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You must read 'I Don't Believe in Atheists'

By  Peter Kavanagh, Catholic Register Special
  • March 7, 2008

{mosimage}I Don’t Believe in Atheists, by Chris Hedges (Anansi, 224 pages, $24.95 hardcover).

It’s the emphasis on sin and the direct link with Richard Dawkins and Christopher Hitchens that makes you sit up with a start while reading Chris Hedges' new book, I Don’t Believe in Atheists. The honest and exquisitely argued linkage creates that magical compulsion to seek out others so you can read them an excerpt. It is a pleasure too seldom found in a book, let alone one that wants to argue that scientists can be more fundamentalist than arch creationists.

Normally, Hedges, the former divinity school student and New York Times reporter, is lumped in with the Dawkins and Hitchens of the world. After his last book was published, American Fascists: The Christian Right and the War on America, Hedges toured the continent debating every evangelical he could find. They were the enemy, the destructive force in Western society, the anti-science bigots intent on creating a world too dangerous.

The media loved him. He was the newest practitioner of that most popular genre, the politico-religious screed. And then he got religion.

{sa 141656795X}His own personal road to Damascus occurred while engaging in public events with Hitchens about his book, God is Not Great: How Religion Poisons Everything, and Sam Harris about his books, Letters to A Christian Nation and The End of Faith. He found Hitchens, Harris and Dawkins glib, unstudied, ignorant and ultimately indifferent to, and as a consequence enslaved to, a very ancient and very modern form of sin. They believe that they can make human beings and human society perfect, and the power to do so is through reason and science and the end of religion.

One of the most enduring of the aftershocks of the attacks of Sept. 11, 2001, has been the outpouring of essays, polemics and books attempting to situate the horror of that day squarely in the realm of religious extremism and religion generally. The reasoning is simple and simplistic. Osama Bin Laden and his followers are Muslim fanatics intent on bringing down Western civilization. Since their hatred and fanaticism is self-attributed to their understanding of the Koran, by extension religion was to blame for the attacks. If a fanatical reading of the Koran could result in such carnage, then all extreme religious fervour must be suspect and, therefore, is dangerous and needs to be contained if not eliminated.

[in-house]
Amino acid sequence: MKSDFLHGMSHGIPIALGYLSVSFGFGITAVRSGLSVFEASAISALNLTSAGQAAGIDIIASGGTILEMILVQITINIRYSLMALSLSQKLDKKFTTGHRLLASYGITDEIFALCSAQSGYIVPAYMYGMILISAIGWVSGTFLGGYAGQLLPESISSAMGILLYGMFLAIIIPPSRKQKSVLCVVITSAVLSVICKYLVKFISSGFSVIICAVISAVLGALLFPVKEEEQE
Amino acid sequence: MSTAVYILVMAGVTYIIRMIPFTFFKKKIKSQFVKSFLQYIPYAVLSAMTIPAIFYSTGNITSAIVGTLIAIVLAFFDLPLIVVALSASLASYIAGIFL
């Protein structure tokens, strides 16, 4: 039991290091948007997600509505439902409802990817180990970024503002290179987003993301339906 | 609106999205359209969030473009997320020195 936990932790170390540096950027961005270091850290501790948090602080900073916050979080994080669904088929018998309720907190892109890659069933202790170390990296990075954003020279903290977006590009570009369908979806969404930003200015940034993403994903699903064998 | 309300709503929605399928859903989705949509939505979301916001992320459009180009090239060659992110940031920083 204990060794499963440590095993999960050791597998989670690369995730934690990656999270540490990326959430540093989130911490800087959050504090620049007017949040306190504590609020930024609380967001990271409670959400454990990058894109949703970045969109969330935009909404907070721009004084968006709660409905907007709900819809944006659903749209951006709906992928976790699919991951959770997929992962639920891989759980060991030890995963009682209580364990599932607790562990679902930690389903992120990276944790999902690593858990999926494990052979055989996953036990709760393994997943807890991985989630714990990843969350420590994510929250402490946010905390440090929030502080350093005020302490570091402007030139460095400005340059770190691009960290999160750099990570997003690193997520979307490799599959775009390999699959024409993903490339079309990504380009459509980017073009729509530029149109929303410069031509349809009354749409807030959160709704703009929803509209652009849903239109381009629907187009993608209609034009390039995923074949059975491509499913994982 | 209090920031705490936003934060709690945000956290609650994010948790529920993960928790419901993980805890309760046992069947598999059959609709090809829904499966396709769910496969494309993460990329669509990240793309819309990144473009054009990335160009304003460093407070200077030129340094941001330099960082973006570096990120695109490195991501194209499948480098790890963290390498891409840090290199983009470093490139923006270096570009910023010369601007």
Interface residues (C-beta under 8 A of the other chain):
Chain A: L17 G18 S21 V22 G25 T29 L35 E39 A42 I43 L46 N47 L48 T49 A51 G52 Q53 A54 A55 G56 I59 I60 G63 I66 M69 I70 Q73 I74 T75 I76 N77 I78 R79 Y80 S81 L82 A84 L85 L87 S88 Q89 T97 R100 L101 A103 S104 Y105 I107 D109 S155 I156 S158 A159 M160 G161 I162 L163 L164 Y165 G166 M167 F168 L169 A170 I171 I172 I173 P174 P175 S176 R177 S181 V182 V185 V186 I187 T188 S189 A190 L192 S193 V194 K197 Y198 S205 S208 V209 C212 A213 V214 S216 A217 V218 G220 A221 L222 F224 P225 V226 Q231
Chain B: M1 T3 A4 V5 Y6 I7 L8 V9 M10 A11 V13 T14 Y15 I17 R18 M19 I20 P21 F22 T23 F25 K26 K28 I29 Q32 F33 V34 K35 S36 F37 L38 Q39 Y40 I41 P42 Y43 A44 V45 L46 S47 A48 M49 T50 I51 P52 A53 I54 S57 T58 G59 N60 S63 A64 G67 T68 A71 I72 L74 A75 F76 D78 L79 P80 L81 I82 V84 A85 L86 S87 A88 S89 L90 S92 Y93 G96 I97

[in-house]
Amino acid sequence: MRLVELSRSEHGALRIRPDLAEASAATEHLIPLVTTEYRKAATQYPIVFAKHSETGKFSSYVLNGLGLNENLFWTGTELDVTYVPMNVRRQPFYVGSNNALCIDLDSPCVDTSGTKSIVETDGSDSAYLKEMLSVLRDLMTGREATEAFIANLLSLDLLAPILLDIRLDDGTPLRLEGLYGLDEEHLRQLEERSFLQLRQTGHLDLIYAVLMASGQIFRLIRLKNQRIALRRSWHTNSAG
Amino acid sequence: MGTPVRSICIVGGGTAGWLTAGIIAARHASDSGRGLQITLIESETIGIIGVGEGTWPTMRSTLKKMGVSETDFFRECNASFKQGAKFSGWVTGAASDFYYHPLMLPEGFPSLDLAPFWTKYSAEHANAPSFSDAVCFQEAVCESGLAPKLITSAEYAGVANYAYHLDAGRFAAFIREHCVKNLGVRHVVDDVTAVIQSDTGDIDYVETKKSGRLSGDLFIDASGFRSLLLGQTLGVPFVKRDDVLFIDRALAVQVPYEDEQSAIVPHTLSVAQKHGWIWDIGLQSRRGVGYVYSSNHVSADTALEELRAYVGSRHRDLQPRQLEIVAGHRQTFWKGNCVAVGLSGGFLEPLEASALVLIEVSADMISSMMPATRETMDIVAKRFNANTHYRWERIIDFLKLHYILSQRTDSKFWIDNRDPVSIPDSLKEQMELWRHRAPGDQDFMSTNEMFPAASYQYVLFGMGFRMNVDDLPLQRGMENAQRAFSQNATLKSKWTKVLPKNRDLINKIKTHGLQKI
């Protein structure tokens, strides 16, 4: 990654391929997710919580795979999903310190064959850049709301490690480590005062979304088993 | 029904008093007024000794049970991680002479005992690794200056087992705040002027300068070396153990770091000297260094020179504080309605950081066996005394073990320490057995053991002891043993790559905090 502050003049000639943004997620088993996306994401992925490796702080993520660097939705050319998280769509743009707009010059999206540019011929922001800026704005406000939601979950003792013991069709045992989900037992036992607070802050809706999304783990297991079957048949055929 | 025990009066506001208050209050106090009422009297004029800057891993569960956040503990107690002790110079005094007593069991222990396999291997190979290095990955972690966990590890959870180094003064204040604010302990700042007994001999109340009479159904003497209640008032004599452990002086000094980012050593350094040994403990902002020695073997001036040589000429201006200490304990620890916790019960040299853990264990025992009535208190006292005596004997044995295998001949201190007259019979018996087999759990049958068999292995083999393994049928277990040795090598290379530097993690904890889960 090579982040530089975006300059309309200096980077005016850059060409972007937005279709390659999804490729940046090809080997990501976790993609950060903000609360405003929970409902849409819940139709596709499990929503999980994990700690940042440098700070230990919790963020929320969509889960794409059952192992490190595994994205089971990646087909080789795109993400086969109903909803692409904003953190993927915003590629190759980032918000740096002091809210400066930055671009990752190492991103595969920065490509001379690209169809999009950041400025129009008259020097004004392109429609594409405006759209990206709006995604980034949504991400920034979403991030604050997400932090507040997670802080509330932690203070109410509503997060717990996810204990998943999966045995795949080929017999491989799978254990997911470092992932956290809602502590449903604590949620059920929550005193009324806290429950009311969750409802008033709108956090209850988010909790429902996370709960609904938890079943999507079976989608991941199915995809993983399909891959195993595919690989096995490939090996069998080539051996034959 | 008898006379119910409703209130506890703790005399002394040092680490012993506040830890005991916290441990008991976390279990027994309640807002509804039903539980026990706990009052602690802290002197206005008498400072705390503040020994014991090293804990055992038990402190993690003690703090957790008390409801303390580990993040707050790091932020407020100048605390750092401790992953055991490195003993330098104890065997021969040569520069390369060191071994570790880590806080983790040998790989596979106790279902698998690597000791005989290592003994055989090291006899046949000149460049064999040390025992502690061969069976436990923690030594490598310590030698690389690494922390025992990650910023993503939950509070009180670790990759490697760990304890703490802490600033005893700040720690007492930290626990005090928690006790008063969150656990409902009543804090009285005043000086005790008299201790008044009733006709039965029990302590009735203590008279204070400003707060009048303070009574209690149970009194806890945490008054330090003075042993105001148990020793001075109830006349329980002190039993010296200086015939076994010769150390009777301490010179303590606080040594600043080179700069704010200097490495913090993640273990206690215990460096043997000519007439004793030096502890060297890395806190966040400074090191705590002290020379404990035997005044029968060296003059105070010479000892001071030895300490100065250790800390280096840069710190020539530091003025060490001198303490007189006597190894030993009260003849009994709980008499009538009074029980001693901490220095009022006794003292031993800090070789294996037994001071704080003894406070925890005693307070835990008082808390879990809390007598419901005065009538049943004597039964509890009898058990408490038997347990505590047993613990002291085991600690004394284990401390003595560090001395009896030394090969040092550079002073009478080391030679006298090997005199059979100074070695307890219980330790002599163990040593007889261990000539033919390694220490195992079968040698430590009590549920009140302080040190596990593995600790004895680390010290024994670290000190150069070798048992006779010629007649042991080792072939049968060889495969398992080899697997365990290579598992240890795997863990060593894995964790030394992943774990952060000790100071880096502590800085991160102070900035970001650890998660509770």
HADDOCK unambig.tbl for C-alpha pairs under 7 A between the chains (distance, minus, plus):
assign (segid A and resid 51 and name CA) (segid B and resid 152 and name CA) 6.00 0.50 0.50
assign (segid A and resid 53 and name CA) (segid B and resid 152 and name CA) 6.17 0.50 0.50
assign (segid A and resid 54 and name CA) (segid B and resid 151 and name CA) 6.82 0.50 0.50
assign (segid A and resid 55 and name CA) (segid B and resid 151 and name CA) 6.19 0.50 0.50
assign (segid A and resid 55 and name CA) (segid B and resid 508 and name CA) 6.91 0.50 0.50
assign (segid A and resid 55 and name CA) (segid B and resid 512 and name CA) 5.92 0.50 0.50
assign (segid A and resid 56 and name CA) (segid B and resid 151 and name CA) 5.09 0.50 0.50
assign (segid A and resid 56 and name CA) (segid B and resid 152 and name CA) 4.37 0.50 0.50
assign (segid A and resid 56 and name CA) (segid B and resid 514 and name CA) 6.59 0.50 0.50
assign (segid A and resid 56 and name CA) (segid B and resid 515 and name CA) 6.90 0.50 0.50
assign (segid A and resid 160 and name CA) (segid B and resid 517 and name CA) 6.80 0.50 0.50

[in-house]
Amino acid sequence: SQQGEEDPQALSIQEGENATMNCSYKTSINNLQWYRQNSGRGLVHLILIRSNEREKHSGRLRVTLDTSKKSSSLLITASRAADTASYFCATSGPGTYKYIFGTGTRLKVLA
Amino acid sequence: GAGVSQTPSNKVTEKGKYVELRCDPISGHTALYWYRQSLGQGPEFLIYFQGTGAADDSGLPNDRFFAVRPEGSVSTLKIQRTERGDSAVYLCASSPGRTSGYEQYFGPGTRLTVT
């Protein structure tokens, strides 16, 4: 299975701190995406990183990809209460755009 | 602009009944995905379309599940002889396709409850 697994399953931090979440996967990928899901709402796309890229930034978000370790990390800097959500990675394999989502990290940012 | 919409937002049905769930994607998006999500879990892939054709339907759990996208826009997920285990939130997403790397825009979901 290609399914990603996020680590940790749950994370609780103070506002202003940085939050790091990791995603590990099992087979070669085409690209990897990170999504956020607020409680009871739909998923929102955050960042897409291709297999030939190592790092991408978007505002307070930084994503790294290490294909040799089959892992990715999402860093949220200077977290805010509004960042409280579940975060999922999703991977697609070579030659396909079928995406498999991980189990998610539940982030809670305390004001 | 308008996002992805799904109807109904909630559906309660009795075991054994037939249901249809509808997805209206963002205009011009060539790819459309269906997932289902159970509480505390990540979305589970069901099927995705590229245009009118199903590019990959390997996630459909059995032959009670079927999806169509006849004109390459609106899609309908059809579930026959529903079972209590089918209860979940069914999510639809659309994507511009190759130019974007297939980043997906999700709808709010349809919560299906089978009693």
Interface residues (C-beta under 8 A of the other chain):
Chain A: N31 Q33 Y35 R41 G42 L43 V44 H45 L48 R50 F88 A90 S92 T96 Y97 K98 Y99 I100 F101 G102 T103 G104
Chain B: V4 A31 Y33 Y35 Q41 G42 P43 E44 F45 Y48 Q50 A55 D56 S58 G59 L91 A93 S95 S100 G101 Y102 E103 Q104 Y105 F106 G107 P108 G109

For mainstream media this is extremely seductive reasoning. Secular institutions are almost by definition suspicious of religious experience and motivation. When Hedges came along arguing that the religious right was creating a fascist state it was just one more juicy, provocative narrative tailor-made for great headlines, glib commentary and easy conclusions. So if Hedges attacks right-wing religious movements, he’s in the good camp, right?

If fact the easy assumption couldn’t be more wrong. I Don’t Believe in Atheists is a layered treatment of the notions of transcendence, awe, temporal reality and eternal possibilities. What Hedges skilfully does is demonstrate that fundamentalist thinking is not the sole preserve of religious fanatics but is also shared by virulent secularists and that both have lost sight of what it means to be human.

The book was published on March 4, facing mainstream media with a conundrum. What to make of this Hedges, the one who argues with nuance and deep respect for the impulse towards and the reality of religion? No longer easily slotted into the compelling narrative of reason vs. faith, Hedges risks being ignored by the very media that celebrated him so munificently less than two years ago. It may well be his loss but there is something larger at stake, something he himself hints at in the book.

We live in a time of glib superficial media treatment of most stories, not just the story of the role of religion, the role of science and the interaction between the two. Hedges, by being complicated, by demanding attention to faith and its role in personal salvation, may well be denying himself the very attention he and the issues he addresses deserve. That he predicted the same makes it no less wrong.

(Kavanagh is a Senior Producer for CBC Radio in Toronto.)

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